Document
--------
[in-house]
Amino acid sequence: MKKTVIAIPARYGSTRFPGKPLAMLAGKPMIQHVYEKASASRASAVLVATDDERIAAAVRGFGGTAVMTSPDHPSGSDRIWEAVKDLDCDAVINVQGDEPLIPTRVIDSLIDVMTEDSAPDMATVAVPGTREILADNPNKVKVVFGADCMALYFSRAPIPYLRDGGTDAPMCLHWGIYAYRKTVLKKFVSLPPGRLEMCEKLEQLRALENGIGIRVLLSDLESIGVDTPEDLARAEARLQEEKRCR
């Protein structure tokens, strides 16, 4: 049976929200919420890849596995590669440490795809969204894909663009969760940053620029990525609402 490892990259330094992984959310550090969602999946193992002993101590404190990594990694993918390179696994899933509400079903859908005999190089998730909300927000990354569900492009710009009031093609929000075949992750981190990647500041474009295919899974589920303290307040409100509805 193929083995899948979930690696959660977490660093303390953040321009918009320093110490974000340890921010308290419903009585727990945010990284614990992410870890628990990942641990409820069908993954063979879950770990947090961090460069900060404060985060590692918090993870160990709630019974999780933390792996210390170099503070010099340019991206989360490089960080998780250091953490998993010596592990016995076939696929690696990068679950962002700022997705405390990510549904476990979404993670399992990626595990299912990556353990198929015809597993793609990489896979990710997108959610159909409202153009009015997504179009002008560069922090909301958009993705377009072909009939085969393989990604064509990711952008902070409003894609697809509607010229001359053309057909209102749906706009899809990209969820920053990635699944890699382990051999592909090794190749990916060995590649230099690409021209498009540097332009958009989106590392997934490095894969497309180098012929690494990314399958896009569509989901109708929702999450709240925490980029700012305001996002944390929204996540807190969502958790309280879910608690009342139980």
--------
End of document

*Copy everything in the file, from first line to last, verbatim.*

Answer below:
[in-house]
Amino acid sequence: MKKTVIAIPARYGSTRFPGKPLAMLAGKPMIQHVYEKASASRASAVLVATDDERIAAAVRGFGGTAVMTSPDHPSGSDRIWEAVKDLDCDAVINVQGDEPLIPTRVIDSLIDVMTEDSAPDMATVAVPGTREILADNPNKVKVVFGADCMALYFSRAPIPYLRDGGTDAPMCLHWGIYAYRKTVLKKFVSLPPGRLEMCEKLEQLRALENGIGIRVLLSDLESIGVDTPEDLARAEARLQEEKRCR
């Protein structure tokens, strides 16, 4: 049976929200919420890849596995590669440490795809969204894909663009969760940053620029990525609402 490892990259330094992984959310550090969602999946193992002993101590404190990594990694993918390179696994899933509400079903859908005999190089998730909300927000990354569900492009710009009031093609929000075949992750981190990647500041474009295919899974589920303290307040409100509805 193929083995899948979930690696959660977490660093303390953040321009918009320093110490974000340890921010308290419903009585727990945010990284614990992410870890628990990942641990409820069908993954063979879950770990947090961090460069900060404060985060590692918090993870160990709630019974999780933390792996210390170099503070010099340019991206989360490089960080998780250091953490998993010596592990016995076939696929690696990068679950962002700022997705405390990510549904476990979404993670399992990626595990299912990556353990198929015809597993793609990489896979990710997108959610159909409202153009009015997504179009002008560069922090909301958009993705377009072909009939085969393989990604064509990711952008902070409003894609697809509607010229001359053309057909209102749906706009899809990209969820920053990635699944890699382990051999592909090794190749990916060995590649230099690409021209498009540097332009958009989106590392997934490095894969497309180098012929690494990314399958896009569509989901109708929702999450709240925490980029700012305001996002944390929204996540807190969502958790309280879910608690009342139980």